I have traveled around the country extensively in the last few years and, on almost every trip, I will try to hook up with a local Masters team for a workout. Of course, I always like to meet new swimmers, as they are the friendliest group of people I’ve encountered! But I also enjoy experiencing the workout of another team. In most of my experiences with other Masters teams’ workouts, the focus is on aerobic sets. Of course, these should make up the bulk of most workouts, but it seems exceedingly rare for most Masters teams to do much, if any, anaerobic sets. I understand the aversion, as anaerobic sets are very painful! However, anaerobic activity is important to perform from time to time in swim practice.
Before getting into the details of the benefits of anaerobic workouts, let’s quickly define the difference between aerobic and anaerobic activity. “Anaerobic” means “in the absence of oxygen” or “without oxygen.” When performing anaerobic exercise, your body is using more oxygen than it can provide to your muscles. Thus, anaerobic exercise is fueled by energy stored in your muscles. To the contrary, aerobic exercise is fueled by oxygen carried to your muscles through your blood stream.
The benefits of anaerobic workouts are being more highly touted in recent years and for good reason. Regularly incorporating anaerobic exercise into your workout routine provides many benefits. Below just a few benefits of anaerobic exercise are listed and briefly described.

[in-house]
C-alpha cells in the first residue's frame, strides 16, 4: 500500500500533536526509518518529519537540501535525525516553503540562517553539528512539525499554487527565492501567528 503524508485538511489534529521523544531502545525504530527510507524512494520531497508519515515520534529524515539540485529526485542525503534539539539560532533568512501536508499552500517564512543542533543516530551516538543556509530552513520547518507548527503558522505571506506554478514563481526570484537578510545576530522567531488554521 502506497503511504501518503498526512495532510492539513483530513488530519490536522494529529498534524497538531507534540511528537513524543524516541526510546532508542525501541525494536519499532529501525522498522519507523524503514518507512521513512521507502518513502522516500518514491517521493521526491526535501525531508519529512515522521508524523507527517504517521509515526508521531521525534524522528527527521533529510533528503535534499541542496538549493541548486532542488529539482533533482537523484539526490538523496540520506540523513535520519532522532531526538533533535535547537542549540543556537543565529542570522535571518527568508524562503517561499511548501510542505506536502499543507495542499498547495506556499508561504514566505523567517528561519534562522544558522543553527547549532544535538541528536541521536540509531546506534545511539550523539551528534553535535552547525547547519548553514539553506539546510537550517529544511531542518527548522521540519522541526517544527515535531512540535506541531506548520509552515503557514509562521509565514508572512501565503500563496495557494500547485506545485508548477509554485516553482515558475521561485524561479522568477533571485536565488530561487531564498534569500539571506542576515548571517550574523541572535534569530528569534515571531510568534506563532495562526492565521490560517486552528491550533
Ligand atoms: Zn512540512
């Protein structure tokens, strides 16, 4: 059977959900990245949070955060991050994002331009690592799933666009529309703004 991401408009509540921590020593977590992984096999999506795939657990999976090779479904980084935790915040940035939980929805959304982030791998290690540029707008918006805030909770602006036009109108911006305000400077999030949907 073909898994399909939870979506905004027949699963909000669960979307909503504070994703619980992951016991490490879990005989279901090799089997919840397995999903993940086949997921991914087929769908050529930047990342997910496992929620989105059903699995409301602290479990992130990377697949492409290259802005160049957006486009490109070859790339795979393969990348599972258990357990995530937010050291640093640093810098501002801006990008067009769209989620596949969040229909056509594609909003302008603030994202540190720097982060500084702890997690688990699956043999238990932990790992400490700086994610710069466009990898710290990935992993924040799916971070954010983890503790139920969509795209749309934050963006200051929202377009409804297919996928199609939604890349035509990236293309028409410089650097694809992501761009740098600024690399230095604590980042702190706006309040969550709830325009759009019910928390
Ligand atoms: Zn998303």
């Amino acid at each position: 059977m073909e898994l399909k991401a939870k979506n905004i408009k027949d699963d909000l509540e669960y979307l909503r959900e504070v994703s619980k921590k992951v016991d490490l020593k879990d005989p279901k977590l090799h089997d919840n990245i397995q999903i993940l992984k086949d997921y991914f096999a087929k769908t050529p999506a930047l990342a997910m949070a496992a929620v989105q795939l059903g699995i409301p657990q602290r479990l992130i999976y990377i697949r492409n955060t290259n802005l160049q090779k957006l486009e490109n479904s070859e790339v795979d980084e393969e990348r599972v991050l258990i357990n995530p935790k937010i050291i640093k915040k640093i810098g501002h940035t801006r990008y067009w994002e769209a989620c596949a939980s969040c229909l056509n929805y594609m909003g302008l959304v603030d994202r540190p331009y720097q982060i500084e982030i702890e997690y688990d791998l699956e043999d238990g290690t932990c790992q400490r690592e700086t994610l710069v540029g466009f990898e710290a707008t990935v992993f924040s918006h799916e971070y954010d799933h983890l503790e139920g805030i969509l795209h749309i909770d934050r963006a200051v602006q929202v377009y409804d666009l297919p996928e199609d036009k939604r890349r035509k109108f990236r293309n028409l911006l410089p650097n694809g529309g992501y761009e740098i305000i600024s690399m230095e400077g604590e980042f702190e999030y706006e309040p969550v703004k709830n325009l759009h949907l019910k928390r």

Improved muscle strength
Short, intense bursts of anaerobic activity actually increase the fast twitch muscle fibers in your body. Fast twitch muscle fiber is what your body uses when you need to perform intense activity, such as an all-out 50 freestyle or the sprint to the finish at the end of an open water race.
Increased Muscle Mass
Intense exercise creates small tears (micro-tears) in muscle fibers. As these micro-tears are repaired, the muscles become stronger, more toned and larger.
Most people are aware that, at rest, muscle fibers burn more calories than fat. As muscle mass increases, you will create hungrier tissue which results in a small boost in metabolism. Additionally, in the hours after intense anaerobic activity, muscles burn more calories.
Glycogen is stored in muscles as energy. Anaerobic activity increases the amount of glycogen that your body can store, thus giving you more energy when your body needs it!
Initially when one starts incorporating anaerobic sets into workouts, soreness is inevitable. But once anaerobic activity becomes a regular part of your workout routine, soreness is minimized due to the fact that your body gets better at tolerating the waste products of anaerobic exercise such as lactic acid and your muscles become stronger.
Improved Joint Protection
The additional muscle mass and strength allows for your muscles to better carry your weight and protect joints, helping protect you from injury.
The above listed benefits are just a few of the many that your body will experience when incorporating anaerobic sets into your swim workouts regularly. If you aren’t doing much or any anaerobic sets, ask your coach or workout partner to start offering more of them and watch your health (and speed!) improve!
During anaerobic workouts, aim to work out at 80 to 90 percent of your maximum heart rate. Virtually any swim workout set commonly referred to as a “sprint” set or “max” set would achieve this. To quickly provide an example of a couple of anaerobic workouts:
- 8 x 50-meter (or yard) sprints at your maximum pace with three to five minutes of rest between sprints.
- 5 x 100-meter (or yard) sprints at your maximum pace with four to six minutes of recovery between sprints with the following instructions: #1 and #2 straight through, #3 and #4 broken at the 50 for 10 seconds, #5 broken 50-25-25 with 10 seconds rest between each break.
Have fun getting stronger, healthier, and faster!
Great article Matt; thank you!